Canadian EOD Responds to UXO Reports on Manitoba First Nations Lands

The Canadian Armed Forces (CAF) confirmed that unexploded explosive ordnance (UXO) was recently discovered in two Manitoba First Nations.

According to a CAF spokesperson, the 17 Wing Winnipeg's EOD team was notified about one ordnance observed in Black River First Nation on the beach. The following day, team members found two additional munitions  one in Black River First Nation and another in Fort Alexander First Nation.

CAF safely transported the munitions to the 17 Wing EOD disposal range, where they were destroyed. A spokesperson explained that the items were air-dropped location markers used for search and rescue operations over water.


Canadian Hikers Encounter Live Mortar

Vernon, BC, Canada Hikers in Kalamalka Lake Provincial Park found a suspicious device, prompting the response of an EOD team from CFB Esquimault under the direction the Joint Task Force (Pacific). "The EOD team found one live mortar round, and although it was live, it was deemed safe to handle and was transported by the EDO team to another location to be safely disposed of," said Lt. (N) Melissa Kia, public affairs officer with Maritime Forces Pacific Canadian Armed Forces. UXO finds are common in the area which is near Camp Vernon, a military training camp during WWII.

Another UXO Find on Blair Rifle Range Trail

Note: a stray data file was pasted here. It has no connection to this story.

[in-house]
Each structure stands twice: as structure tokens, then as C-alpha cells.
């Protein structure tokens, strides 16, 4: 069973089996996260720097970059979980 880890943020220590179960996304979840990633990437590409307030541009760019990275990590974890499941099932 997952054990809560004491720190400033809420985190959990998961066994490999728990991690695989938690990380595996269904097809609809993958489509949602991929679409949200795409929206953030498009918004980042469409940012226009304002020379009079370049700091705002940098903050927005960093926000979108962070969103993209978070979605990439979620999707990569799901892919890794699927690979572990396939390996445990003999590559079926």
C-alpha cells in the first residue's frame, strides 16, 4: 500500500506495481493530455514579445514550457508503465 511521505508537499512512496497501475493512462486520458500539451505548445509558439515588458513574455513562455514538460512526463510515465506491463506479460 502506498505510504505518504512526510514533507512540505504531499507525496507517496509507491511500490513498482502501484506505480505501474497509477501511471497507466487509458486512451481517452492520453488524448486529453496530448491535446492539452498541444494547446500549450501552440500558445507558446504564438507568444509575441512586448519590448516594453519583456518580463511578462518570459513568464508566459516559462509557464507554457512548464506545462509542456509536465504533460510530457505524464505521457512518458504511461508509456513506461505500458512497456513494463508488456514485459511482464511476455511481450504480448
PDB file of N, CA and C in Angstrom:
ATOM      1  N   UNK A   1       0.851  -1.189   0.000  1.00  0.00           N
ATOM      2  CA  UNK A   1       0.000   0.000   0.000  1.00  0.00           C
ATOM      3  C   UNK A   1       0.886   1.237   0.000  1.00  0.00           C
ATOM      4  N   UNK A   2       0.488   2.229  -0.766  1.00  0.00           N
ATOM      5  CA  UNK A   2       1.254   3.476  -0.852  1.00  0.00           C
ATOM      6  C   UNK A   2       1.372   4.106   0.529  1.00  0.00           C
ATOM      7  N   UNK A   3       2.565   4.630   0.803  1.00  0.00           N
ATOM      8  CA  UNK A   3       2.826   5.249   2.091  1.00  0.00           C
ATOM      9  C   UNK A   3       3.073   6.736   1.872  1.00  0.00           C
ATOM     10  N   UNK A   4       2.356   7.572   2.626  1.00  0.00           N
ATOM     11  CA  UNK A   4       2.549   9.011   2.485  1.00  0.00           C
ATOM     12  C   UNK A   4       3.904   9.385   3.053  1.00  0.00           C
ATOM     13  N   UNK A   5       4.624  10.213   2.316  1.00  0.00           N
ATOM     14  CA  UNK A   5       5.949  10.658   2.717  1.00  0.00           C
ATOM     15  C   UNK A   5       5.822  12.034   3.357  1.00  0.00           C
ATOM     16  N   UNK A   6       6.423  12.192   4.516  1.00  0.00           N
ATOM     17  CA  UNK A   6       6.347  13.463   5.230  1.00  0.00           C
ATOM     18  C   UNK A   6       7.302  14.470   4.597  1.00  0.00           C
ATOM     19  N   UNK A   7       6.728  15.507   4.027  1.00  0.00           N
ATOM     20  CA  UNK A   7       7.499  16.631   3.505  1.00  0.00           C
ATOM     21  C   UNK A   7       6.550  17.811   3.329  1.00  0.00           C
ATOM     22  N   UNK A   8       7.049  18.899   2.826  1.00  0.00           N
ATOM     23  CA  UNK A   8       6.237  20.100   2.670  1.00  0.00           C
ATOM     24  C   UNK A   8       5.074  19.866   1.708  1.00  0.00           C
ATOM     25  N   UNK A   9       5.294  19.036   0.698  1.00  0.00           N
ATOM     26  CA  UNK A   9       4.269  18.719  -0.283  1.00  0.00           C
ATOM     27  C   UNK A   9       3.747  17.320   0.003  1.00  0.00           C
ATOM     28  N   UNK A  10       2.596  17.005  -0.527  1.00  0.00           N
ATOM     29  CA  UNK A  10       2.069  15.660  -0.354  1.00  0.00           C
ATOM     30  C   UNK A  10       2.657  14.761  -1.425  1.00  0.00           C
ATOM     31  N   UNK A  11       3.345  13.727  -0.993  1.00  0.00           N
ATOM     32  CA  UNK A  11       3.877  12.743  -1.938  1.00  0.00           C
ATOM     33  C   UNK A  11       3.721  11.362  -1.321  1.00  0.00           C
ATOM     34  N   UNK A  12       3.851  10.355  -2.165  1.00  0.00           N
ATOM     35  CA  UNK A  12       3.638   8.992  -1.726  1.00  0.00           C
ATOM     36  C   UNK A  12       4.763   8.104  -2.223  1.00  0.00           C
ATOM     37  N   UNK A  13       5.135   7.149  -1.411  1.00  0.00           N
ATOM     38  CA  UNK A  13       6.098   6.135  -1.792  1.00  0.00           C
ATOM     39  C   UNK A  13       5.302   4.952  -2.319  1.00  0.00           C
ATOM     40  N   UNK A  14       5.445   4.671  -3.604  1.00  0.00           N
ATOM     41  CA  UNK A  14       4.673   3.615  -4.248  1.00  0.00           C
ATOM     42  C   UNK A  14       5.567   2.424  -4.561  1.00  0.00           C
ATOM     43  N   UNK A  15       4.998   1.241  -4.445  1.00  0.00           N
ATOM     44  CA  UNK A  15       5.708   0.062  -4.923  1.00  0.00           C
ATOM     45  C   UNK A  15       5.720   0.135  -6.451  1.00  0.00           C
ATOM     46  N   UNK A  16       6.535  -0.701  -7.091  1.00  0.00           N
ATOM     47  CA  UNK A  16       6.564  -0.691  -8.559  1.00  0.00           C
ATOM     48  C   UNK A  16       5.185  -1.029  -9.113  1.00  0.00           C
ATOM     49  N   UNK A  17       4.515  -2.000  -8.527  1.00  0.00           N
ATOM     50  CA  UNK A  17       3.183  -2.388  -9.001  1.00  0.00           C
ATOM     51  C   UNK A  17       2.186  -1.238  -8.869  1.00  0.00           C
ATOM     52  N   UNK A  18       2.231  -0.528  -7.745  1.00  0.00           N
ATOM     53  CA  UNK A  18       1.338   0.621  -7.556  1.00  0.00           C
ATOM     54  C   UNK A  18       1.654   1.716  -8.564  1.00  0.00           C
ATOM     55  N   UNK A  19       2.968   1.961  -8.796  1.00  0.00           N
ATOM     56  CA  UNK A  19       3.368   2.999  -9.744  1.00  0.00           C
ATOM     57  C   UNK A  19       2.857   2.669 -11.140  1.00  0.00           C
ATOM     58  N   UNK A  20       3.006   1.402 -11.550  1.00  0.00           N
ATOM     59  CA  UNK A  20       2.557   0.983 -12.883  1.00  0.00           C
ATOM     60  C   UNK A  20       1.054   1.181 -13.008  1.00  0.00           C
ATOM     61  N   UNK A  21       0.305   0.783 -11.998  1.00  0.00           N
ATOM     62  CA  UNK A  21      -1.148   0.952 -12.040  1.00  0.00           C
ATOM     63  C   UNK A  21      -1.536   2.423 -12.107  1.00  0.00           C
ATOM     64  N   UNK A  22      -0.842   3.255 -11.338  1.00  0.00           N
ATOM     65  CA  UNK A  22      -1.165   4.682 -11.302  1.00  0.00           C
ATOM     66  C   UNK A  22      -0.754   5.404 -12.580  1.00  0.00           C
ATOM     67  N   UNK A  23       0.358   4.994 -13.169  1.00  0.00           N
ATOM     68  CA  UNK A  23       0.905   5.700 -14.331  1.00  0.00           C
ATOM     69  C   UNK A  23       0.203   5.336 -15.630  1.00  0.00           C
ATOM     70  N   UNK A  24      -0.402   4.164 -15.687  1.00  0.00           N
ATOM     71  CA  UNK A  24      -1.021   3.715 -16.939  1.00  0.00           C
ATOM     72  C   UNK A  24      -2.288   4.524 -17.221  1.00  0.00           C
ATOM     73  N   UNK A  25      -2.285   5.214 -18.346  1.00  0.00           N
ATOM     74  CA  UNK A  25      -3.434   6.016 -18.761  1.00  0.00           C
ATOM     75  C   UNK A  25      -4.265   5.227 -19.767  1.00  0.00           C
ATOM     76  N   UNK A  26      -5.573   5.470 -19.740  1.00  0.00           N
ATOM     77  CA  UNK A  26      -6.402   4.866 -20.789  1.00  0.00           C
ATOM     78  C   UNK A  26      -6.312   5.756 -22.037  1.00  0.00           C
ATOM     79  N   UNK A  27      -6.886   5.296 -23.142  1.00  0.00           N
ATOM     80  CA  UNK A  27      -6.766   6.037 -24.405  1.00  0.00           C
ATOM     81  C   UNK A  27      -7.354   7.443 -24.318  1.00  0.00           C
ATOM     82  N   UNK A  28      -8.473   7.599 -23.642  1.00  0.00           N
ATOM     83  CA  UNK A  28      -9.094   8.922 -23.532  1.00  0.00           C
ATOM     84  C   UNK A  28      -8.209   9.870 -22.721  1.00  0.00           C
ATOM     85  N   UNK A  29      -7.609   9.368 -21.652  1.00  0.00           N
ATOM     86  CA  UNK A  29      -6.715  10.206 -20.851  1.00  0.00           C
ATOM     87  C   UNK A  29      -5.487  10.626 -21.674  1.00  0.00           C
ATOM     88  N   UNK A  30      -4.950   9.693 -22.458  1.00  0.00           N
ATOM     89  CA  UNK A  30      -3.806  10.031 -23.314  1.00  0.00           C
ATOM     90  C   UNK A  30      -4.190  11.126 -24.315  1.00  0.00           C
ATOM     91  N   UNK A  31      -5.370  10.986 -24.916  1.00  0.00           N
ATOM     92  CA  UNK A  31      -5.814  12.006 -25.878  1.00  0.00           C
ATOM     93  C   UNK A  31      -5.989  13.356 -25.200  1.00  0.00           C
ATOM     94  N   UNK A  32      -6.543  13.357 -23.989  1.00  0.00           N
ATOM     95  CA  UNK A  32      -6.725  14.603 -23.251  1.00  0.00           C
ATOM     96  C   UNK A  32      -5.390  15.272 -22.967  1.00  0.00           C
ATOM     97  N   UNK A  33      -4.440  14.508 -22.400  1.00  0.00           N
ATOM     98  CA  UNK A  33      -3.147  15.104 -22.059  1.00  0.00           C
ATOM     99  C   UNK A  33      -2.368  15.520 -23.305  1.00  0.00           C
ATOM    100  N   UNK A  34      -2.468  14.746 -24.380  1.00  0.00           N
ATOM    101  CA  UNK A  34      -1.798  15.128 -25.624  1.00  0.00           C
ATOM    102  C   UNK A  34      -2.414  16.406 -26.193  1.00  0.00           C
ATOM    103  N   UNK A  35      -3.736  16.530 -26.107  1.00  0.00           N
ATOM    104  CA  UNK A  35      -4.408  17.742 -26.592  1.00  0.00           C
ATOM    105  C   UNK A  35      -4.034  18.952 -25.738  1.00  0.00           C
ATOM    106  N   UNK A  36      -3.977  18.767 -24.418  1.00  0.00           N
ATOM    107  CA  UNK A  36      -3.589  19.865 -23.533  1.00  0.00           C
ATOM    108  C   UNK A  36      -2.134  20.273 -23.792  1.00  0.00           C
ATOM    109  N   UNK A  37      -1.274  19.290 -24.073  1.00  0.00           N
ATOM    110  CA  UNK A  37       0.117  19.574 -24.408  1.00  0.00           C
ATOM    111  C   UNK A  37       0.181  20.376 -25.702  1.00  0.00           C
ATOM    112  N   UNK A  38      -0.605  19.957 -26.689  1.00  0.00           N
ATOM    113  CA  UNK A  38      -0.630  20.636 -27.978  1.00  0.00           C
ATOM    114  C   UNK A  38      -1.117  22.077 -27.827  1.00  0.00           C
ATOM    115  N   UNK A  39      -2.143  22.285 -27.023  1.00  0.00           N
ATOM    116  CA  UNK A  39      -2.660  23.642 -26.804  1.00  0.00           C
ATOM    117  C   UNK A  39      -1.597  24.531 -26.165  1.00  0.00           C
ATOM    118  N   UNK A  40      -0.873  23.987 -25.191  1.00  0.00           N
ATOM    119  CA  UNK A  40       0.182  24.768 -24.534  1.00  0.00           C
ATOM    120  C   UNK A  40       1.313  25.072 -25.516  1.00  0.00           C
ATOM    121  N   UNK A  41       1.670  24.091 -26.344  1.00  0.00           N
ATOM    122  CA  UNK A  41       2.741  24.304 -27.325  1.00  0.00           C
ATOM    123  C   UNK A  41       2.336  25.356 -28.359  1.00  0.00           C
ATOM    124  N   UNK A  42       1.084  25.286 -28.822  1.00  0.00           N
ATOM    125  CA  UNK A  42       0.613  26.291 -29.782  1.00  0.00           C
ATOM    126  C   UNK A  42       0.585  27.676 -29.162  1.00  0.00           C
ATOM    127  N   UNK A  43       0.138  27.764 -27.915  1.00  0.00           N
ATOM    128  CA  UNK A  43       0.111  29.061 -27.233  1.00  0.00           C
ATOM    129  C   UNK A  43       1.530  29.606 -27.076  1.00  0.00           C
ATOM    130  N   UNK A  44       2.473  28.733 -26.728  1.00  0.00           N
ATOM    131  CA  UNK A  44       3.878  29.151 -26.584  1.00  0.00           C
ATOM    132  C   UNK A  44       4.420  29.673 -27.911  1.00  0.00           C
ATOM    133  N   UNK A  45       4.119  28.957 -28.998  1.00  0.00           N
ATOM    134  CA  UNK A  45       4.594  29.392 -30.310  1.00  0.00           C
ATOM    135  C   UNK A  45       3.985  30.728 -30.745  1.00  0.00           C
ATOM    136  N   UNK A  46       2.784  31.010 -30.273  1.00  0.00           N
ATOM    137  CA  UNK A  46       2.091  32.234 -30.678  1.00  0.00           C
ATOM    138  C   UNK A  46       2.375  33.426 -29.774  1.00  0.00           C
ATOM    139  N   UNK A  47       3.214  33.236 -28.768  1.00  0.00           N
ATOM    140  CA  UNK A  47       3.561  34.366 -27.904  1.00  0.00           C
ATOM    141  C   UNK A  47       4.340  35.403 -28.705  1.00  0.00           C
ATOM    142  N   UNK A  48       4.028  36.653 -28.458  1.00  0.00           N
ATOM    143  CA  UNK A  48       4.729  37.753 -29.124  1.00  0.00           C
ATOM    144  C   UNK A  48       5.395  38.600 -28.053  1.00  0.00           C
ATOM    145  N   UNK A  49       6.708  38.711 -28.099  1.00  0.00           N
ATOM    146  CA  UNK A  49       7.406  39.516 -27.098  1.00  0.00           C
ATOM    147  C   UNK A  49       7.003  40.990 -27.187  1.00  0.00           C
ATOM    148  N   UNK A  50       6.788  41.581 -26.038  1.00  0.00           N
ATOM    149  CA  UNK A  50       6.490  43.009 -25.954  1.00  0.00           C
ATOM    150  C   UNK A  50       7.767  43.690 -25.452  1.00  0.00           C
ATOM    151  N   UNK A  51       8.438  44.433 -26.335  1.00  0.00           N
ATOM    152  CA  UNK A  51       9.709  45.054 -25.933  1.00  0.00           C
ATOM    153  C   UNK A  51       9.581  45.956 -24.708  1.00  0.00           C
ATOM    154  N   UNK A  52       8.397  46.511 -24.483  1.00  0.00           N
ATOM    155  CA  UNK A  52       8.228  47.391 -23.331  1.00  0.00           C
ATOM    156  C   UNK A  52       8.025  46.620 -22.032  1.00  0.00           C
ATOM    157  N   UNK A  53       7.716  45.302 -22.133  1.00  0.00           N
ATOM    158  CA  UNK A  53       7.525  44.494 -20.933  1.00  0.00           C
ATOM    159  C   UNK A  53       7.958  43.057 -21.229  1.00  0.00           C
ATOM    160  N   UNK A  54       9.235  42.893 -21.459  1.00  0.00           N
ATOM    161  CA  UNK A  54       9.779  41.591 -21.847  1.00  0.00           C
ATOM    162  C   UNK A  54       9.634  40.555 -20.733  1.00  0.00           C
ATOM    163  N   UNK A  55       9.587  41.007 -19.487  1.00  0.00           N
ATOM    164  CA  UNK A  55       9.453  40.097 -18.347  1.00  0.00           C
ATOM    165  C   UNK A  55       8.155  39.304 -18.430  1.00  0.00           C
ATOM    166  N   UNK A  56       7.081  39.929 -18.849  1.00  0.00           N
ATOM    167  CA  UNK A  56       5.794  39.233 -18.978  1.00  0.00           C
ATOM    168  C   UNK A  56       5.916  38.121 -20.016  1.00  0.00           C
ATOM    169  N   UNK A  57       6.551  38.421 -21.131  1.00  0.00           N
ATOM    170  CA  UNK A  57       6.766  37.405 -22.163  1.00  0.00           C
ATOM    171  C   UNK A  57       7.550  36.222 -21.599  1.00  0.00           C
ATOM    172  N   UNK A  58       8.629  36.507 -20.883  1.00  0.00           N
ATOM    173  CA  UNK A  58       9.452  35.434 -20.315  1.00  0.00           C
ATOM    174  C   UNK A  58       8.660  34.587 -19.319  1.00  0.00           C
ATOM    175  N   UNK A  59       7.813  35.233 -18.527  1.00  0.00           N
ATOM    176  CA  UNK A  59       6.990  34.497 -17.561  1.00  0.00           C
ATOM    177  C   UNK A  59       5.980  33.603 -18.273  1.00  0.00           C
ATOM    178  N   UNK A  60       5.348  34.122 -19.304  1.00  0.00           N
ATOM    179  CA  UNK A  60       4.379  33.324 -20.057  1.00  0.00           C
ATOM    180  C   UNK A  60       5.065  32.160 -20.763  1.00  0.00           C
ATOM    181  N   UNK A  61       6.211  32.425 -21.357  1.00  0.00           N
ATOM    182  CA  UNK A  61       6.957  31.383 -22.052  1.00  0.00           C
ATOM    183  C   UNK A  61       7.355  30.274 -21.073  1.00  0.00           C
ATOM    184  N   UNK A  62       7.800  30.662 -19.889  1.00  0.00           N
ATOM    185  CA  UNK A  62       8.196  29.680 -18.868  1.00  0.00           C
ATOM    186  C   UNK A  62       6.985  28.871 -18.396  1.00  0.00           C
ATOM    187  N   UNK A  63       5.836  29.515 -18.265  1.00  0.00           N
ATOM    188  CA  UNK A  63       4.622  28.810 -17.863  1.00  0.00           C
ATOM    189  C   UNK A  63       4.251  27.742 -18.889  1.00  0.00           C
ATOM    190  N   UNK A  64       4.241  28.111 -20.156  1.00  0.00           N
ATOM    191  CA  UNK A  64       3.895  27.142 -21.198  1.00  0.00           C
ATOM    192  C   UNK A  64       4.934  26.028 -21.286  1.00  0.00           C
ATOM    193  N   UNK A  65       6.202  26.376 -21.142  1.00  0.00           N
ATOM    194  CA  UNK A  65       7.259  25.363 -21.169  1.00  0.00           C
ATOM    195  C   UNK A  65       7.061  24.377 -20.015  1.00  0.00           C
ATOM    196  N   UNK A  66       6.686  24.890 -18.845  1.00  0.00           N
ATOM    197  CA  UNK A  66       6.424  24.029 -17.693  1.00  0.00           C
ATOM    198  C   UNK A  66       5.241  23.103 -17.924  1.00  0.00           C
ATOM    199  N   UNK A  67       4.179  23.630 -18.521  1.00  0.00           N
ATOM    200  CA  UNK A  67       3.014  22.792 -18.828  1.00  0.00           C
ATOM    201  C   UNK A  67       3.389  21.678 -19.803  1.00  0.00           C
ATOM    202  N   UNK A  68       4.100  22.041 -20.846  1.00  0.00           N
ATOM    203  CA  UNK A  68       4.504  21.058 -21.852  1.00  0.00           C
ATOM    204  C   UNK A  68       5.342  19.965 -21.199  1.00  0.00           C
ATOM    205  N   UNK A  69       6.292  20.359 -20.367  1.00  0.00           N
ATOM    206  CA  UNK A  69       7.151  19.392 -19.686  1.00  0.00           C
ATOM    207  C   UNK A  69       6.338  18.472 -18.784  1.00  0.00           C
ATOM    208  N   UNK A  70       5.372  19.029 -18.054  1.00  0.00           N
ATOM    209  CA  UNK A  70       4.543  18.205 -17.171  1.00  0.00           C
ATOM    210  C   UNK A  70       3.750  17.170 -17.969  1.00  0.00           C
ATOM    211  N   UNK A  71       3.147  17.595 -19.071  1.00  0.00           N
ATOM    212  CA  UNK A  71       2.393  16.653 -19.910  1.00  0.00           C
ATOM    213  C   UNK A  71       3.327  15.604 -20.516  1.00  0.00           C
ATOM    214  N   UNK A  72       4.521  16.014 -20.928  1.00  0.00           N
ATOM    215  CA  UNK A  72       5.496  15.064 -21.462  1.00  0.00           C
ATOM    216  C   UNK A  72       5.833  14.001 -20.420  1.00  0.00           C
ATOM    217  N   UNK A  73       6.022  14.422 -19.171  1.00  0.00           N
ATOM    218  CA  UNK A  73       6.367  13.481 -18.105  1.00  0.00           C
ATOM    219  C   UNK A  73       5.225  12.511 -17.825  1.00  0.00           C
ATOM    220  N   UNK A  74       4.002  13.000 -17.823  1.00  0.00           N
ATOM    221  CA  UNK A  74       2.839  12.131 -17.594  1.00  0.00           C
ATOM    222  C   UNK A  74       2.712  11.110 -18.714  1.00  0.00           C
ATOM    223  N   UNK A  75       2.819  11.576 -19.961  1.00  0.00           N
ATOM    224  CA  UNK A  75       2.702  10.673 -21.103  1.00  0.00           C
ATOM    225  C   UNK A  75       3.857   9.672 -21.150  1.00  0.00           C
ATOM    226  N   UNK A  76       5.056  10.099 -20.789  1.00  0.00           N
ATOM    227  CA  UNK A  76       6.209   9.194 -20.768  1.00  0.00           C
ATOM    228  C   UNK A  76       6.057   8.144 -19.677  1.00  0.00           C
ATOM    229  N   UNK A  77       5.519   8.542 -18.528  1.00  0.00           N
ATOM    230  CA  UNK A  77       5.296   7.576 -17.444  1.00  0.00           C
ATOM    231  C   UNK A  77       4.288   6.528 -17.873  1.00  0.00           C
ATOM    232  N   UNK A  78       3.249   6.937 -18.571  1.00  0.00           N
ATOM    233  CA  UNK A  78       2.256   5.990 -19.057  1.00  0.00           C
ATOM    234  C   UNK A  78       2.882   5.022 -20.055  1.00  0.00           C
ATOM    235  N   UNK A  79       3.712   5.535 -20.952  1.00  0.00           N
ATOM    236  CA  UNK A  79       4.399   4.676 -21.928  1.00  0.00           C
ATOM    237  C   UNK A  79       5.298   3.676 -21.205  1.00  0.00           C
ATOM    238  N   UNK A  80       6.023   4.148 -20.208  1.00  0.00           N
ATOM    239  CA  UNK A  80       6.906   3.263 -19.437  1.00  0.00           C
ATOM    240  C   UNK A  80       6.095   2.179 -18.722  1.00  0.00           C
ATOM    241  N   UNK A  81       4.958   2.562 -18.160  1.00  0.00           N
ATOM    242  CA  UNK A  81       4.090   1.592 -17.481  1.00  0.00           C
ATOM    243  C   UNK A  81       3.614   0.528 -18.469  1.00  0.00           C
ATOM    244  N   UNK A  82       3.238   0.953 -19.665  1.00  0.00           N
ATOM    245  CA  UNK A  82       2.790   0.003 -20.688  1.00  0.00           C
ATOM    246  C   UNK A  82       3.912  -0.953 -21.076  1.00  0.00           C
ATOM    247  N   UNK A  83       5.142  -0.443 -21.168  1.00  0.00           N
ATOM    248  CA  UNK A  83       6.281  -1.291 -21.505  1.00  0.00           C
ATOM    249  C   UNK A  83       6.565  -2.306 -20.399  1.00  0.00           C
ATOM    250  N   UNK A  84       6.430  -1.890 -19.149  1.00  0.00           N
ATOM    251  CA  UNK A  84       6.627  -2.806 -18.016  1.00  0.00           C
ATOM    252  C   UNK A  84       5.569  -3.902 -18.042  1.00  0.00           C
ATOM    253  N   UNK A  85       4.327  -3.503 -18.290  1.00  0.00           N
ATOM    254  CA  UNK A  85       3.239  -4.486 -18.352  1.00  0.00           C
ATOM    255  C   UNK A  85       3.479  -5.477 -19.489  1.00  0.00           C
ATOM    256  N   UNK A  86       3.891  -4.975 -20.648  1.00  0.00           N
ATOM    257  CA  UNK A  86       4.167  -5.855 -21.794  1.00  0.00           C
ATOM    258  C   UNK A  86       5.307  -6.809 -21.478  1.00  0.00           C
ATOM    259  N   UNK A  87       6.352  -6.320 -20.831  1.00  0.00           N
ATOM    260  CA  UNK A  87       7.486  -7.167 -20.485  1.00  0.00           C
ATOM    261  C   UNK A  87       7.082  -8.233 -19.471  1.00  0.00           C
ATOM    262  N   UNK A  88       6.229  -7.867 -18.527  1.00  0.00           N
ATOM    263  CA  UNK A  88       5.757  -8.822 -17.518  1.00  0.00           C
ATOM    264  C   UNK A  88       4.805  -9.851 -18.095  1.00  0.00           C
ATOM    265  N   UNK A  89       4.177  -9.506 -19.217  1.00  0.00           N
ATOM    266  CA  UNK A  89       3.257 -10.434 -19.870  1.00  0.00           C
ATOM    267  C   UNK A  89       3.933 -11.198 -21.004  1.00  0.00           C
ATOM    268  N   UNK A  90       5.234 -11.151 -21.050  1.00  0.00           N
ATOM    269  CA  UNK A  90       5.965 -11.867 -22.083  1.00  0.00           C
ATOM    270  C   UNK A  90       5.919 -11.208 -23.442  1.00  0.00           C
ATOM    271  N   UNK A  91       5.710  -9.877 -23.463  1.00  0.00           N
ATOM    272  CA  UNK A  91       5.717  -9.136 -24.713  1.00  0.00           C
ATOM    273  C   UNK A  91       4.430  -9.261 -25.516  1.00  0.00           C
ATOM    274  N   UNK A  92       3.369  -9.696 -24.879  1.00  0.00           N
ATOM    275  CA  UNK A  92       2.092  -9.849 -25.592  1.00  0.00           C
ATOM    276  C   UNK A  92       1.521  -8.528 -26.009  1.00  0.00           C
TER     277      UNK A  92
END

North Vancouver, British Columbia Canadian Department of National Defence (DND) officials reached out to residents and those who use the trails at Blair Rifle Range about a recent UXO find by UXO contractors working in the area. The statement released by email read, "On April 12, 2018, DND found a three-inch mortar during its on-going UXO survey work at the former Blair Rifle Range. As part of regular UXO safety procedures, the area has been secured and access temporarily restricted until the item is safely disposed of. DND's military ordnance disposal team is on site to safely dispose of the item and ensure public safety. They have decided that a controlled on-site detonation is the safest way to dispose of the item, so you may notice a loud noise, some smoke, and minimal vibrations."



Canada Expands Its List of UXO "Legacy" Sites

Guelph, Ontario The Canadian Department of National Defense's Unexploded Explosive Ordnance Legacy Site Program (i.e., the Canadian version of the Formerly Used Defense Sites Program) is conducting research to determine if the former Royal Canadian Air Force training area in the Guelph area should be included into the program. The site was used during WWII as a rifle range (i.e., small arms) but between 1988 and 1993, Canadian Forces EOD teams were called to the Guelph area to respond to six separate incidents with wartime explosives. In each of these cases, the teams found practice bombs or training rounds.


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